Since we teach a course on the lyric essay, we decided to put together a list of where to submit this hybrid form, which combines elements of essay, poetry and memoir. We looked for journals that either explicitly welcome lyric essays or that demonstrate an appreciation of the qualities that characterise the form, such as compression, attention to sound and use of poetic techniques. Almost all of the journals on our list also accept other forms of creative nonfiction, fiction and/or poetry (as highlighted below) so there’s a little something for pretty much everyone.
The list is ordered very roughly according to acceptance rate – from highest to lowest. Unless otherwise noted, these journals are OK with simultaneous submissions. If no submissions fee is noted, submissions are free (at least at the time of posting).
Note: We are a creative writing school and compile these lists for the benefit of our students. We’re happy to answer questions about our courses but please don’t send us your publishing queries or submissions :). Instead, click on the green links to go to the publication’s website and look for their submissions page. For more great places to submit as well as our best tips on getting published, check out our other lists and resources.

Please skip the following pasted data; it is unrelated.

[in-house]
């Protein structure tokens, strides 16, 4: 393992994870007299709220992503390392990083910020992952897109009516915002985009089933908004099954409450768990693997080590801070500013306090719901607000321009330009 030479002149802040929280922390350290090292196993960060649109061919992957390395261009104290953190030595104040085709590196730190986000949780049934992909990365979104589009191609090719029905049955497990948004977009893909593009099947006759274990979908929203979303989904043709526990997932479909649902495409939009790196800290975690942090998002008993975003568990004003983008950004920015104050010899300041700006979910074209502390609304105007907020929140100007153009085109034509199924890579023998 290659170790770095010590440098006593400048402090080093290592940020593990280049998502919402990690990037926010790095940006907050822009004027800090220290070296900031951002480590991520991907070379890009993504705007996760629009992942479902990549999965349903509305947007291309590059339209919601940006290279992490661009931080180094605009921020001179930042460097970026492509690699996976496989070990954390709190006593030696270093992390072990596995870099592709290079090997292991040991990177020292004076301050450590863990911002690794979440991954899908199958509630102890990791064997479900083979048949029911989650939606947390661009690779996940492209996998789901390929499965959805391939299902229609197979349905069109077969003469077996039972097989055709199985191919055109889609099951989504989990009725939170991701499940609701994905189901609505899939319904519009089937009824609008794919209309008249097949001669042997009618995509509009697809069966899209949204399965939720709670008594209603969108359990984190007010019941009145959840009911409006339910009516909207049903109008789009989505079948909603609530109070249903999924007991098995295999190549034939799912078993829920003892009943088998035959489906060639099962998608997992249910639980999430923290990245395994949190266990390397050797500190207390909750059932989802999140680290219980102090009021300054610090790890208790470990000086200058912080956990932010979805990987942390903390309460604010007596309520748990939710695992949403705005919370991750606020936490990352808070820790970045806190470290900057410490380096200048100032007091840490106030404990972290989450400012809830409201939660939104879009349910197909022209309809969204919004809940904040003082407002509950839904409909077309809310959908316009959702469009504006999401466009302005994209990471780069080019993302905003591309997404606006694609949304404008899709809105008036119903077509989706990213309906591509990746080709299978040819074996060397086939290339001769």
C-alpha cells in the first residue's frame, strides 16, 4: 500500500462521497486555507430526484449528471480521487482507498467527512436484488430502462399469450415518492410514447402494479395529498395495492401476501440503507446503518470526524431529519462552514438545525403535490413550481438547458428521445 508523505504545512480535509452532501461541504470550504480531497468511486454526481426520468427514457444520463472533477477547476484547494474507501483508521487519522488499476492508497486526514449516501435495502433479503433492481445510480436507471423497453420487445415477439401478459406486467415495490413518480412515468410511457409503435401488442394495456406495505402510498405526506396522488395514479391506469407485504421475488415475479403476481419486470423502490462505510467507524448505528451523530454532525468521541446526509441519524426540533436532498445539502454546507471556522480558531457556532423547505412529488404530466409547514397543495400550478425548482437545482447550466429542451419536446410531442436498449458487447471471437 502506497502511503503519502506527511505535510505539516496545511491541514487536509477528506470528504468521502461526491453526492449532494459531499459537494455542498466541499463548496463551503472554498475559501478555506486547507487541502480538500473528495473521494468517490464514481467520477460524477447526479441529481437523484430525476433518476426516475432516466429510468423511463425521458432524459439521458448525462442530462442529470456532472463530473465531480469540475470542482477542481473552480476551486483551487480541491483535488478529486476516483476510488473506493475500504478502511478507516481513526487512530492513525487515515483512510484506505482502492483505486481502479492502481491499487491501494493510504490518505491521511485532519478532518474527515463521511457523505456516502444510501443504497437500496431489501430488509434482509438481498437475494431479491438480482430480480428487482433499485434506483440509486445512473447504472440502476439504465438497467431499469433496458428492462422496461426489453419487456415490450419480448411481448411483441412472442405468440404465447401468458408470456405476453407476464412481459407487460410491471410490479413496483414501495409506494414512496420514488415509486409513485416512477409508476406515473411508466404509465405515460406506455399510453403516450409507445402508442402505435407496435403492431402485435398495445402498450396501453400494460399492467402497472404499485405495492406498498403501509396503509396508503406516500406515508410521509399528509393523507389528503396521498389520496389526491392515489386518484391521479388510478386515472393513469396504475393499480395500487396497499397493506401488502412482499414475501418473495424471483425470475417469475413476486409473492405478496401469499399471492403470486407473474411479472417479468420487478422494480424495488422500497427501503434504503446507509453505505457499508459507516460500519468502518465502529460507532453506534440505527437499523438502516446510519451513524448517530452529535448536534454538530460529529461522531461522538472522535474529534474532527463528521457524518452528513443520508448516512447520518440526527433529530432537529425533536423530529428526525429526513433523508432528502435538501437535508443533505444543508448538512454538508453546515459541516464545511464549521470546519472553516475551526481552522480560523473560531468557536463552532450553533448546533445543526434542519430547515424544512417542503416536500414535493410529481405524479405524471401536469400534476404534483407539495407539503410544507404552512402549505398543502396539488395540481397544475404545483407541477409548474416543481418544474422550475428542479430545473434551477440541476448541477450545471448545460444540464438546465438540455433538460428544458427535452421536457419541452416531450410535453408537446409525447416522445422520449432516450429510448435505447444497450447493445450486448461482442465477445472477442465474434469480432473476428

Bending Genres publishes creative nonfiction, fiction and poetry. As their name implies, they appreciate writing that blends genres and crosses creative lines. Send in your essays of up to 1500 words. They don’t accept simultaneous submissions but they make a decision quickly – generally in less than a week.
The Spotlong Review is a new online litmag founded in 2021 with a mission to champion innovative work that “packs a punch, questions conventional mores, and, most of all, explores human connection from surprising angles”. They accept essays, narrative nonfiction, fiction and poetry with a 5000 word limit for prose. They ask for 2 months to make a decision.
Eastern Iowa Review publishes essays, fiction and poetry online plus occasional print anthologies. Their favourite forms are the lyric essay and the prose poem. They want language that sings! The editors ask for 6 months to make a decision but often respond within a week or two. They are open to fiction submissions until 15 October 2021. Their window for nonfiction and poetry just closed 31 August but check back in a few months.
JMWW is a weekly online journal publishing creative nonfiction, fiction and poetry. They prefer work under 3000 words and love “flash CNF, unusual forms, and deeply personal narratives”. They generally get back very fast – in under a week.